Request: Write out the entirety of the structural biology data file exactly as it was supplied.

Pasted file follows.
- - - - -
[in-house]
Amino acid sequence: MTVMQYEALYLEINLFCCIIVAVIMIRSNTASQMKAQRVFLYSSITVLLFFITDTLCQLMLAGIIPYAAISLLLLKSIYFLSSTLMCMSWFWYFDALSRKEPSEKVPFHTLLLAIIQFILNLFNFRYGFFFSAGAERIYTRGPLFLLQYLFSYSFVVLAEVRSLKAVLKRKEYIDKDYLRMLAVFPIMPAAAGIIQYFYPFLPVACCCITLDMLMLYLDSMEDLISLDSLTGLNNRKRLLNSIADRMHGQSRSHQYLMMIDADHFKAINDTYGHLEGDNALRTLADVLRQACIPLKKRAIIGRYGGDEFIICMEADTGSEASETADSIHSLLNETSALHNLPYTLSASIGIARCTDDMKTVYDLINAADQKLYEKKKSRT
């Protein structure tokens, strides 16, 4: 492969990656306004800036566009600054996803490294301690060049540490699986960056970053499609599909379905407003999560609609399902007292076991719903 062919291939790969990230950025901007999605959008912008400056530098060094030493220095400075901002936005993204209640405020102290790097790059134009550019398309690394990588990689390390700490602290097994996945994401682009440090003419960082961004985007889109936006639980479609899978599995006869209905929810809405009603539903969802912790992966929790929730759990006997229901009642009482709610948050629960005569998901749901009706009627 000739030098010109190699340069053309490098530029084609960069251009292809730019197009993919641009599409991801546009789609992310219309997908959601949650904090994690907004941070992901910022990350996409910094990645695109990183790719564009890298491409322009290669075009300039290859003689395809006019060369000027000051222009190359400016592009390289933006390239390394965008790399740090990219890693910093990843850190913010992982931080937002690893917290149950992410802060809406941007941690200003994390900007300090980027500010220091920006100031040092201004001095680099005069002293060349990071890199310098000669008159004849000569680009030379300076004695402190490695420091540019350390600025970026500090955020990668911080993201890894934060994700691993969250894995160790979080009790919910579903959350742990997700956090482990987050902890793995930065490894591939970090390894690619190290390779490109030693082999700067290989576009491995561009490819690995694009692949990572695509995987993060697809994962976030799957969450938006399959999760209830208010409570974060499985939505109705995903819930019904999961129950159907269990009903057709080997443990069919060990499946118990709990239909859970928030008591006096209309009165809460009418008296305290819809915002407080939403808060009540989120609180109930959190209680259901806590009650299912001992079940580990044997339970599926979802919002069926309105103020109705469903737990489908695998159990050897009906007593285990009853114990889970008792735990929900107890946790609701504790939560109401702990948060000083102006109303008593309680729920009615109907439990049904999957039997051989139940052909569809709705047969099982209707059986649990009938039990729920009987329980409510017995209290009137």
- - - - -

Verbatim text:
[in-house]
Amino acid sequence: MTVMQYEALYLEINLFCCIIVAVIMIRSNTASQMKAQRVFLYSSITVLLFFITDTLCQLMLAGIIPYAAISLLLLKSIYFLSSTLMCMSWFWYFDALSRKEPSEKVPFHTLLLAIIQFILNLFNFRYGFFFSAGAERIYTRGPLFLLQYLFSYSFVVLAEVRSLKAVLKRKEYIDKDYLRMLAVFPIMPAAAGIIQYFYPFLPVACCCITLDMLMLYLDSMEDLISLDSLTGLNNRKRLLNSIADRMHGQSRSHQYLMMIDADHFKAINDTYGHLEGDNALRTLADVLRQACIPLKKRAIIGRYGGDEFIICMEADTGSEASETADSIHSLLNETSALHNLPYTLSASIGIARCTDDMKTVYDLINAADQKLYEKKKSRT
């Protein structure tokens, strides 16, 4: 492969990656306004800036566009600054996803490294301690060049540490699986960056970053499609599909379905407003999560609609399902007292076991719903 062919291939790969990230950025901007999605959008912008400056530098060094030493220095400075901002936005993204209640405020102290790097790059134009550019398309690394990588990689390390700490602290097994996945994401682009440090003419960082961004985007889109936006639980479609899978599995006869209905929810809405009603539903969802912790992966929790929730759990006997229901009642009482709610948050629960005569998901749901009706009627 000739030098010109190699340069053309490098530029084609960069251009292809730019197009993919641009599409991801546009789609992310219309997908959601949650904090994690907004941070992901910022990350996409910094990645695109990183790719564009890298491409322009290669075009300039290859003689395809006019060369000027000051222009190359400016592009390289933006390239390394965008790399740090990219890693910093990843850190913010992982931080937002690893917290149950992410802060809406941007941690200003994390900007300090980027500010220091920006100031040092201004001095680099005069002293060349990071890199310098000669008159004849000569680009030379300076004695402190490695420091540019350390600025970026500090955020990668911080993201890894934060994700691993969250894995160790979080009790919910579903959350742990997700956090482990987050902890793995930065490894591939970090390894690619190290390779490109030693082999700067290989576009491995561009490819690995694009692949990572695509995987993060697809994962976030799957969450938006399959999760209830208010409570974060499985939505109705995903819930019904999961129950159907269990009903057709080997443990069919060990499946118990709990239909859970928030008591006096209309009165809460009418008296305290819809915002407080939403808060009540989120609180109930959190209680259901806590009650299912001992079940580990044997339970599926979802919002069926309105103020109705469903737990489908695998159990050897009906007593285990009853114990889970008792735990929900107890946790609701504790939560109401702990948060000083102006109303008593309680729920009615109907439990049904999957039997051989139940052909569809709705047969099982209707059986649990009938039990729920009987329980409510017995209290009137």